This post captures changes to our editorial house style following a meeting on Feb. 9, 2018.
Attributions and Credit Lines
Attributions in a course might appear in a resources list (at the beginning of the module), in the learning activity that assigns the reading or media (within the module), in a title page (created by Production and attached to the material), and/or in a references list (at the end of the module).
We can use a live link to the material if it appears in a learning activity or a resources section, but we do not use a live link for attributions in a references list or on a title page.
Attributions can include an academic citation and a copyright credit and license. Copyrighted materials often require specific wording from the rights holder. We always put this credit with the material where it appears in the course.
If the copyrighted material is a PDF or Word file, Production might create a title page that appears as the first page of the document to make sure the rights holder’s credit is directly associated with the material.
If the copyrighted material is a video, image, or figure, the rights holder’s credit will generally go directly under the caption for the image or figure.
Creative Commons licenses are sometimes used by rights holders who want to share their work, and we put the CC license with the image or material in the course as a live link to the actual CC license page.
The course writer provides the media. The editor provides the caption (e.g., Figure 1.1) and academic citation. The IP officer provides the rights holder’s credit and license if needed.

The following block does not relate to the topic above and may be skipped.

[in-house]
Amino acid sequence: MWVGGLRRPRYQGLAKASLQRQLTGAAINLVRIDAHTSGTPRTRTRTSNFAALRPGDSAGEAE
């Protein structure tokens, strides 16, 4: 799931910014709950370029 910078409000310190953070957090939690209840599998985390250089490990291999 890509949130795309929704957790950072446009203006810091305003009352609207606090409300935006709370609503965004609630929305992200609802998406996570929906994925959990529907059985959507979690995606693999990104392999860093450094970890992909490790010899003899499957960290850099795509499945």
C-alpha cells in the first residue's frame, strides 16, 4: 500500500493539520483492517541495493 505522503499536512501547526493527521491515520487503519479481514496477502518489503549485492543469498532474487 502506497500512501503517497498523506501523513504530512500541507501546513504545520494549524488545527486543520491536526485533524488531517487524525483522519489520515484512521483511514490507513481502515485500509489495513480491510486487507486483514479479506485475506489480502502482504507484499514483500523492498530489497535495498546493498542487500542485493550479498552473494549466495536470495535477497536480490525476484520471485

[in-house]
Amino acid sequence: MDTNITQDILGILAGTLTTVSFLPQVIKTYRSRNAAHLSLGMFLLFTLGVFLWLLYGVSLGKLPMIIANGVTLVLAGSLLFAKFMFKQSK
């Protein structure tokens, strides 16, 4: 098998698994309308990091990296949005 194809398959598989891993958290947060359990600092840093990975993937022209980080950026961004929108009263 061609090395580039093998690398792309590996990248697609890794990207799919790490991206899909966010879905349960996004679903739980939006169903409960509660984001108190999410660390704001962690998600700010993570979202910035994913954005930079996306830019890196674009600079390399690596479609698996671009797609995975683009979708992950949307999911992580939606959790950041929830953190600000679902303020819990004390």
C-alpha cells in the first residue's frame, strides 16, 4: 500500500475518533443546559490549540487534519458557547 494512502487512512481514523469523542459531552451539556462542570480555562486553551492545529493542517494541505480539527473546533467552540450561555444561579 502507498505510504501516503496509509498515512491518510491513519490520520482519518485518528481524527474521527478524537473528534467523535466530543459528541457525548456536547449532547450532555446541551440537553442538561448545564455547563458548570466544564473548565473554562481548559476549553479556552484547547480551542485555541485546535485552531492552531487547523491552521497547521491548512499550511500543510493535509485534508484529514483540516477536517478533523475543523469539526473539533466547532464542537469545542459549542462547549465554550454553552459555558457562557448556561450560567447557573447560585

Example of Attribution
This example uses in-text citation. Keep in mind if you use in-text citations, the full academic citations must appear somewhere in the course.
In this module you will use the following:
Person, A. (2018). Title of image [Image]. Retrieved from URL_is_not_live_link.
Some readings or media do not require specific permission from the rights holders. For example, what if we claim Fair Dealing for our use of the material? We always provide attribution to the creator and publisher of the material. This means the writer or (more often) the editor must create academic citations in course’s style (usually APA or MLA styles).
Citations can appear with the material in the course module; they can come in a resources list at the start of a module; and they can come in a references list at the end of the section or module.
The editor must report the citations to the IP officer working on the course so the Production team member will see the correct credit listed in the IP report and not replace this information in the course.
In-Text Citations or Full Citations?
Some courses are especially media rich, which can make full citations cumbersome or seem to break-up the flow of the text somewhat.
If this is the case, consider using in-text citations or anchor text such as the title of the reading or image to link to the material. In-text citations generally use parentheses around the author or creator’s name(s) and the date it was published. Check APA or MLA style guides if you are unsure.
The in-text citation should appear with the quote or image caption (i.e., the figure number and title). We must have a complete citation somewhere in the resources and/or references sections to properly credit the creators of the material and to make sure students or Open Learning Faculty Members can search for the material if the live link no longer works due to technical problems or changes to the rights-holder’s website.
In a learning activity or a module’s instructional content, we can use anchor text to point to a resource as a live link. The title of the article or media piece functions as the link for students. This creates a cleaner looking interface for students, and it may aid learners who use screen reading software since the software doesn’t have to “read” all the characters in a lengthy URL.